In a world where preschoolers tap on iPads and virtually every home has at least one computer, the need for repairs is increasingly common.
Many of us struggle to keep up with crashes, viruses, file management or a shortage of computing power. Simply diagnosing the problem can seem insurmountable and unfortunately there is no easy-to-digest manual.
With the oil market tanking and COVID-19 shutting down much of the Canadian economy, this has probably turned into the worst hiring season for millennials.
Christian Johnson, a NAIT graduate in computer repair and service, is rolling with the punches. Since February, the St. Albert resident has operated Tech-To-Go, his own mobile computer repair and education service.
“I thought it would be a nice change of pace. I value having my own business, making my own hours and choosing my own clients. I worked at corporations and you can see the ways things can be improved, but no one listens to you. And you see money being wasted,” said Johnson, who was unemployed at the time he opened Tech-To-Go.
The 2013 Paul Kane High alumnus’ focus is on hardware – the physical components of technology infrastructure such as laptops, routers, servers and phone systems.
A sampling of the business' services include computer repair, security checks, virus removal, backing up files and he will even teach clients how to manage files. In addition, Johnson builds computers, a skill he developed after swapping out parts for one in Grade 10.
Interestingly, one of his most called for services is digitizing VHS tapes.
“It’s very popular for families. You can send them to your phone or open them up on a computer, and you don’t have to rewind.”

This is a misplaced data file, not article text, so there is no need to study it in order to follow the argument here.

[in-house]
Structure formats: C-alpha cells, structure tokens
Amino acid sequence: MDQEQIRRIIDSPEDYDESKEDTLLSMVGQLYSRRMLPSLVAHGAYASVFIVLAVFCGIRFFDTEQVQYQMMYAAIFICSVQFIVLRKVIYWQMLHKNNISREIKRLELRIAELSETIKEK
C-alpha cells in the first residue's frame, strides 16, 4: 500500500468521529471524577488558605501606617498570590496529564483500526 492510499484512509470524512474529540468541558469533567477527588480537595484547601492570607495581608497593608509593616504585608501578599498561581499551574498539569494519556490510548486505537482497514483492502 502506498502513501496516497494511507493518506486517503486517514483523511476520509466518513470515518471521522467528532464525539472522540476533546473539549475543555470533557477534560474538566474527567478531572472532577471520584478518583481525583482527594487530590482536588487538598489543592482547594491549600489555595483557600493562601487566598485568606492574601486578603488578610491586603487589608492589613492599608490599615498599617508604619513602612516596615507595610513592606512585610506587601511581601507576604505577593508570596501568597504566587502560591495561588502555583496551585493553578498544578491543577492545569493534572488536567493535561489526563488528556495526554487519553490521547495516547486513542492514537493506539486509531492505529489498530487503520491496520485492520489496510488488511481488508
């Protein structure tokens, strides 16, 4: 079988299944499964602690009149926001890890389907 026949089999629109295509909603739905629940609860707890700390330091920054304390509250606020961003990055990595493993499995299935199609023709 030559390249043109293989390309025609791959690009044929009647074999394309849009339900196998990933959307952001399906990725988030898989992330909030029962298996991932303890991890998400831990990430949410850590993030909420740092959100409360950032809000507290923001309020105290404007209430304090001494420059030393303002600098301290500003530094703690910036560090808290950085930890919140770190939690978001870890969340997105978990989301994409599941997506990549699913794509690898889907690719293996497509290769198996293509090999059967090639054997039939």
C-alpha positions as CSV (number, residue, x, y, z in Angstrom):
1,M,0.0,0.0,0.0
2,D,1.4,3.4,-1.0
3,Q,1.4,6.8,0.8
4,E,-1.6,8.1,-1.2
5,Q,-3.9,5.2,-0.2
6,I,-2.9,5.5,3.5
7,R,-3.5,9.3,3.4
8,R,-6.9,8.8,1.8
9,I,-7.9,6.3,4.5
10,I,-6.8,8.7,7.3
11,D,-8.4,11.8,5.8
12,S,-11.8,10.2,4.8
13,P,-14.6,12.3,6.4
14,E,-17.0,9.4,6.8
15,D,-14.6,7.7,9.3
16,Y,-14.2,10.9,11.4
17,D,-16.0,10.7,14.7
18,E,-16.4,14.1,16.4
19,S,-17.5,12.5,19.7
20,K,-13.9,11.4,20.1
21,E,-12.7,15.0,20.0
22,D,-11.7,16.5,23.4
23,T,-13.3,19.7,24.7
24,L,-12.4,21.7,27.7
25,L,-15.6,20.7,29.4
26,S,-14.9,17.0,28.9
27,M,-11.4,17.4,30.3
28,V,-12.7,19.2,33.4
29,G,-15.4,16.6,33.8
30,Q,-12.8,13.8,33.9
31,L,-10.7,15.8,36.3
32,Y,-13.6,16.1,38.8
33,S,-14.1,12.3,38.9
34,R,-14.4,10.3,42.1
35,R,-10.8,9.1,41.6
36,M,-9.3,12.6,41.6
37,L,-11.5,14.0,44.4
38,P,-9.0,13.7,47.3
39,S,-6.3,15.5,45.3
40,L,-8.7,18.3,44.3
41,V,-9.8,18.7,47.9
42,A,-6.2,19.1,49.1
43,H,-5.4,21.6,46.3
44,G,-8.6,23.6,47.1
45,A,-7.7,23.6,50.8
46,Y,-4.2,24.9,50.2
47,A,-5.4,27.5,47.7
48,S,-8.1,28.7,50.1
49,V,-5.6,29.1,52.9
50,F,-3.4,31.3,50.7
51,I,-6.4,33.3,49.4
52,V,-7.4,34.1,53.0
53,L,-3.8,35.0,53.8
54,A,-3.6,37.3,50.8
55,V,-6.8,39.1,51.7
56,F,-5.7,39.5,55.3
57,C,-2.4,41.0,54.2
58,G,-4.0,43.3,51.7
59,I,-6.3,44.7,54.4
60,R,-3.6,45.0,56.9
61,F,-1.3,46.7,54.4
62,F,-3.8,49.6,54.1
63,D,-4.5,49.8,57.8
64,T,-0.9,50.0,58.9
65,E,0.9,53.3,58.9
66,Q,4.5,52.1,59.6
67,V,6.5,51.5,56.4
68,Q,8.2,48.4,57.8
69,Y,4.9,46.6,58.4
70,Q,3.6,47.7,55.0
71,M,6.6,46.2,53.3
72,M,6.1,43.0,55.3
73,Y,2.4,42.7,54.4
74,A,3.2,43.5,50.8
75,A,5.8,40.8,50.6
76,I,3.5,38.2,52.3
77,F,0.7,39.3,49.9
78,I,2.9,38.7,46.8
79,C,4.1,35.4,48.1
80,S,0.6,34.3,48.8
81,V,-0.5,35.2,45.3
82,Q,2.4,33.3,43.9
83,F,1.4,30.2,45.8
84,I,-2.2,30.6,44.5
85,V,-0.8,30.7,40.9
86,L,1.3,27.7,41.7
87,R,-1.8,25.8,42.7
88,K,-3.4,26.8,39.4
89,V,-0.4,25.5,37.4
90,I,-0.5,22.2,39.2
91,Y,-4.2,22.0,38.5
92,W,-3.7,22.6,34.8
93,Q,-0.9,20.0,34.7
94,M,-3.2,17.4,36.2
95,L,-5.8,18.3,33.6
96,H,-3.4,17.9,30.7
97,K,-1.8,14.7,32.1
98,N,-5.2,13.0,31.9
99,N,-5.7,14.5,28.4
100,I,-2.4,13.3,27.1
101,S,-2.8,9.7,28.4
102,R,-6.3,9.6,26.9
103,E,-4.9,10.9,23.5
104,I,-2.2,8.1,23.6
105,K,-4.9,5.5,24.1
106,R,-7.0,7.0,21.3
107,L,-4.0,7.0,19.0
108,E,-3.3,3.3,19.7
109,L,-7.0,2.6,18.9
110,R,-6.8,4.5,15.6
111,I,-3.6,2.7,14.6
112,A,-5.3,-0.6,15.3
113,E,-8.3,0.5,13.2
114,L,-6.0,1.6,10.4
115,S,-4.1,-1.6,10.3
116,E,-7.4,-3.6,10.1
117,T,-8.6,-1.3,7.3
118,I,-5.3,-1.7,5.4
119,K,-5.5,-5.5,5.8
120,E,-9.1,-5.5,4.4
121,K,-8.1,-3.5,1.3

He notes many clients view computers as untouchable “magic boxes” that require special skills to fix. Part of his service also involves educating people about technology.
“I try to explain in understandable terms what the problem is. In my position, people often spew technological jargon – I try to explain in layman’s terms why a problem is occurring so maybe they can (troubleshoot) for themselves in the future and not rely on someone else to flip a switch.”
For his expertise, Johnson charges $30 per hour for residential service and $50 per hour for corporate contracts. And for residential clients, Johnson adds that if he’s unable to solve a problem, he will not charge a fee.
“It hasn’t happened yet,” he chuckled. “Getting rich was never a motive behind this. I value my autonomy more. As long as it sustains me I’m fine. It’s nice to see the fruit of my labours. And it’s nice to help people out and make it so they’re not afraid of technology.”
To stay current with fast-paced technological changes, Johnson practises on 30 different computers in his lab. One of the ways of discovering new functions is through his hobby, producing and recording instrumental music.
Under the pseudonym Wertyo, Johnson has released six albums and EPs in addition to various singles. His two latest works, “Luna-Sol” and “Dysphoria,” were released respectively in Feb. and July 2020. As a musician, his body of work has garnered 1.95 million streams.
As an in-home field tech, Johnson is conscious of diminishing the spread of COVID-19 and quickly points out: “When I work I always wear a mask and practice social distancing.”
For more information, call Johnson at 780-802-4461.